In 2021, a common facilitation center was established in Kanihama village by the administration, to encourage the local artisans. The center has generated new hope among the artisans and villagers, and now hundreds of young pashmina artisans are being trained here. Mohammad Ashraf, 40, a craft teacher at the common center, told The Citizen, that "the government has posted 20 women artisans to teach pashmina weaving at the center. Those who are promoting Kani shawl craft, and are enrolled in the center, are being given Rs 1,500 as a monthly allowance".

Over the last three years, the pashmina weaving craft has also been widely adopted by the villages bordering Kanihama. The center itself is located at the famous Ski Resort road Gulmarg, where tourists throng and purchase Kani shawls at the facilitation center. This is a welcome change from the days when Kanihama's artisans faced numerous difficulties when selling their products. Now the artisans bring their products to the center for exhibitions. "It has become a new platform for us, where our products are being sold to tourists," said Ahmed.

The artisans said that "in a few months, officials will develop a QR code-based Kani shawl application that will give product specifications to the buyer". This will help both the artisan and the buyer. According to an official who wished to remain anonymous, there has been some infrastructural development in the village. The houses have been painted and 50 solar inverters have also been provided to handloom artisans. The government has given 30 sheds to the handloom village for free. "Each costs over one lakh rupees," said the official.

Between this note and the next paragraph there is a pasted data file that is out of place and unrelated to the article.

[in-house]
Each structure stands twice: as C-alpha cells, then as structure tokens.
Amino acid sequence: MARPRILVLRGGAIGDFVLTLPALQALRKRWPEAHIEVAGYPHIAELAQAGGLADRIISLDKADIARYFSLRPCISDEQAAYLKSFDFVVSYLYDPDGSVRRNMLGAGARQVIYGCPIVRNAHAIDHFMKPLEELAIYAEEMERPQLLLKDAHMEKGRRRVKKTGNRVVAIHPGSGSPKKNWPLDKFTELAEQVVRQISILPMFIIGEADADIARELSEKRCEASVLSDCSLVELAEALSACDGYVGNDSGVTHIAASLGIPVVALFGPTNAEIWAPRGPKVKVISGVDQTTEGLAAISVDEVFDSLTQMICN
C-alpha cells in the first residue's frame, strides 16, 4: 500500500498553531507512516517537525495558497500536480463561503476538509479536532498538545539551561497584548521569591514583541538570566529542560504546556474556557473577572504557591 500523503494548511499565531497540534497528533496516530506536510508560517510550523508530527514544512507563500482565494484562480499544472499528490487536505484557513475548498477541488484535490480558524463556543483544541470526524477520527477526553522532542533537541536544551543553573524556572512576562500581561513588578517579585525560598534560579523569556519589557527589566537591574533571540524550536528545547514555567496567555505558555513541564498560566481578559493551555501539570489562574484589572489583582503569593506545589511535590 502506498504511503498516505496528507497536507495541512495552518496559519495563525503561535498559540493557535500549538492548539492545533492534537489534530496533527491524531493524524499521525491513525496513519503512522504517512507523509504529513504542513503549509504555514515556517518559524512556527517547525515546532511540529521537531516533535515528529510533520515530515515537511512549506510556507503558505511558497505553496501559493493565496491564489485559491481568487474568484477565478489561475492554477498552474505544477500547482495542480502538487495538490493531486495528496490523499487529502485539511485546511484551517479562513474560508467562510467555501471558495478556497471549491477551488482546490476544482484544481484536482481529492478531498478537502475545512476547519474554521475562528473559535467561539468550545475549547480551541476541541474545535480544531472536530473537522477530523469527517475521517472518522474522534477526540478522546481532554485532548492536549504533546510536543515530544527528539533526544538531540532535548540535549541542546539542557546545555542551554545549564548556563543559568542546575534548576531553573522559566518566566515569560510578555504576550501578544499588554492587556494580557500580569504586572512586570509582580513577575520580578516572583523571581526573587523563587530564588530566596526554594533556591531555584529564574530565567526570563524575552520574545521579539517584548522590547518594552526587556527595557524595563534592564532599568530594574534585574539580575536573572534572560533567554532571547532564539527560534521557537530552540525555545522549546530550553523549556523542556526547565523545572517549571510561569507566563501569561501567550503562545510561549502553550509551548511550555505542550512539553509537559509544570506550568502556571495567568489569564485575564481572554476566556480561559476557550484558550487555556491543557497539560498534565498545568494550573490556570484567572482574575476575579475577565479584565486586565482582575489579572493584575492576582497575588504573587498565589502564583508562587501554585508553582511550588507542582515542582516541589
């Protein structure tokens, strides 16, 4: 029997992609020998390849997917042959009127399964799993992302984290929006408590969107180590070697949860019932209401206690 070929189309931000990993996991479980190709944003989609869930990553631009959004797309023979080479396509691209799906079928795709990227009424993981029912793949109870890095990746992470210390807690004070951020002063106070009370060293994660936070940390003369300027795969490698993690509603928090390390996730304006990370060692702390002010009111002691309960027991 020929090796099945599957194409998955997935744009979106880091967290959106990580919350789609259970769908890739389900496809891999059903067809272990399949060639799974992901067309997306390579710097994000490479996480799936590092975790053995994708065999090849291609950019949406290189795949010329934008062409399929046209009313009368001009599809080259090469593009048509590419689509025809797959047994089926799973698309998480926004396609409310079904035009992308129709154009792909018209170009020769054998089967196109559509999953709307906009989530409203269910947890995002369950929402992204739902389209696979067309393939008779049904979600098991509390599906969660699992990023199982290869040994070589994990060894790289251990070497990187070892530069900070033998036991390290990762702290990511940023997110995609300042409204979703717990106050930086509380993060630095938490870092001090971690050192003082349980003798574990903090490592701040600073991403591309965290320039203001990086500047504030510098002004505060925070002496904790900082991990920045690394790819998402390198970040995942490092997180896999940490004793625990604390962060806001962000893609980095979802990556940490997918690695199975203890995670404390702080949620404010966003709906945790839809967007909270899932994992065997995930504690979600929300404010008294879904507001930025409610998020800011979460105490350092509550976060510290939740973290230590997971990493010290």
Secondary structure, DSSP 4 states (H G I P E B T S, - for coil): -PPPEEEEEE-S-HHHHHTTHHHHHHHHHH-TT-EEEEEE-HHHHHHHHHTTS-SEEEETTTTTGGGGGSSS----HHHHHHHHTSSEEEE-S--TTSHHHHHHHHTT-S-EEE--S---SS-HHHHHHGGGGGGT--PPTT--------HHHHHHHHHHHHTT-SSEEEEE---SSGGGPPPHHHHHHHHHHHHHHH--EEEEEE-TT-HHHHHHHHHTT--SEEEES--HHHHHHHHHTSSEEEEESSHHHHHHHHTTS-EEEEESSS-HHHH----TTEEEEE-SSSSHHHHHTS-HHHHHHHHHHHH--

He added that the government had organised five exhibitions at resorts, at Gulmarg, at theTulip Garden, Pahalgam and Surajkund, to introduce this indegenous Kashmiri craft to tourists.

According to Mohammad Ashraf, a craft teacher working at the handloom department, the village produces 700 handmade shawls a year. "The artisans in the village assure a quality product to the customers. We are witnessing a lot of machine made stuff in the markets which is falsely branded as handmade. However, now a customer can easily spot an original when they see the shawls made at the Kanihama village," he said.

Ghulam Nabi, an artisan, said the focus now was on the Geographical Indication (GI) tag. "The Kani shawl has got the GI tag years before. But its label has not been launched yet," added Nabi. Now a gateway set up on the Gulmarg National highway, showcases Kanihama as a handloom village. Subsequently tourists and art lovers are encouraged to stop at Kanihama to see for themselves how the pashmina shawl is woven.

Budgam Deputy Commissioner of, Shabaz Mirza said that the agenda was to develop this village and to promote Kani Shawl and craft all over the world. "We are introducing its artisan weavers locally and internationally so that they can showcase the shawls production, demonstration, exhibitions and sale without the involvement of brokers or any third party dealers," he said. Mirza added that the beautification of the village was also a priority and more facilities will also be provided to the craft center on the Srinagar Gulmarg Road.